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November 1961

Complications of Needle Biopsy of the Liver: Perforation of the Gallbladder and Other Complications

Author Affiliations

From the Surgery Branch of the National Cancer Institute, National Institutes of Health, U.S. Public Health Service, U.S. Department of Health, Education and Welfare, Bethesda, Md.

Arch Surg. 1961;83(5):778-781. doi:10.1001/archsurg.1961.01300170134027

The well-established medical diagnostic and research aid of needle biopsy of the liver carries a very low mortality, but a somewhat higher major complication rate. In a comprehensive review of 20,016 cases, Zamcheck and Klausenstock7 found an over-all mortality rate of 0.194%. Others2, 5,6 have reported similar statistics. The chief causes of death have been hemorrhage and bile peritonitis, the hemorrhage being much more frequent. Bile peritonitis has occurred as a result of perforation of a distended bile radicle in obstructive jaundice or as a result of perforation of the gallbladder. The former can be avoided by refraining from the biopsy in the presence of extrahepatic obstructive jaundice.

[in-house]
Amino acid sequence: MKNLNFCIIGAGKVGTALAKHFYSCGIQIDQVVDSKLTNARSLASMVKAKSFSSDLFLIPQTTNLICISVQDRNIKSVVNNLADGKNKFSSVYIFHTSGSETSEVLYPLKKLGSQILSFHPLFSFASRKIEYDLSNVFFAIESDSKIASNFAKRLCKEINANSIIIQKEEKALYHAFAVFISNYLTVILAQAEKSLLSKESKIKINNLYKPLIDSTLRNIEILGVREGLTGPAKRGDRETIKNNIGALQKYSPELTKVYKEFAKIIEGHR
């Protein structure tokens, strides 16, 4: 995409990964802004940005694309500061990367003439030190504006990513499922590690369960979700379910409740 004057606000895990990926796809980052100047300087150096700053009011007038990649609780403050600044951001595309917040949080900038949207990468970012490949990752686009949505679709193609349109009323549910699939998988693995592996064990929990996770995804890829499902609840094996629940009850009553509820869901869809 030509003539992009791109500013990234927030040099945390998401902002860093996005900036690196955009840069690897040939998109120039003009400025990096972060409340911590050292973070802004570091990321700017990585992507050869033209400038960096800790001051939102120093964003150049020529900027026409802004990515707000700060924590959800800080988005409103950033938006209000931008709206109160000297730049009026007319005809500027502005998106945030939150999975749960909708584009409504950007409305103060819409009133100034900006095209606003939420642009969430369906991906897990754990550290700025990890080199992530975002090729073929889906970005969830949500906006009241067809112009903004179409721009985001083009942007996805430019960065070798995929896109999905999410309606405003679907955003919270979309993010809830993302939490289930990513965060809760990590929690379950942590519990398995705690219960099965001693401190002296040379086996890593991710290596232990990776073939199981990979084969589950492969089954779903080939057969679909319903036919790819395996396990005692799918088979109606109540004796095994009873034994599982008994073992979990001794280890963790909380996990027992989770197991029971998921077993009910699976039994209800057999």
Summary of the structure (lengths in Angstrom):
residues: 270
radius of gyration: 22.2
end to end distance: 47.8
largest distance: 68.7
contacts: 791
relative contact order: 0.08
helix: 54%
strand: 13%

We have been able to find only 5 cases of perforation of the gallbladder in the world literature. One of these resulted in bile peritonitis and was seen at laparotomy.6 Another was shown at autopsy,2 while a third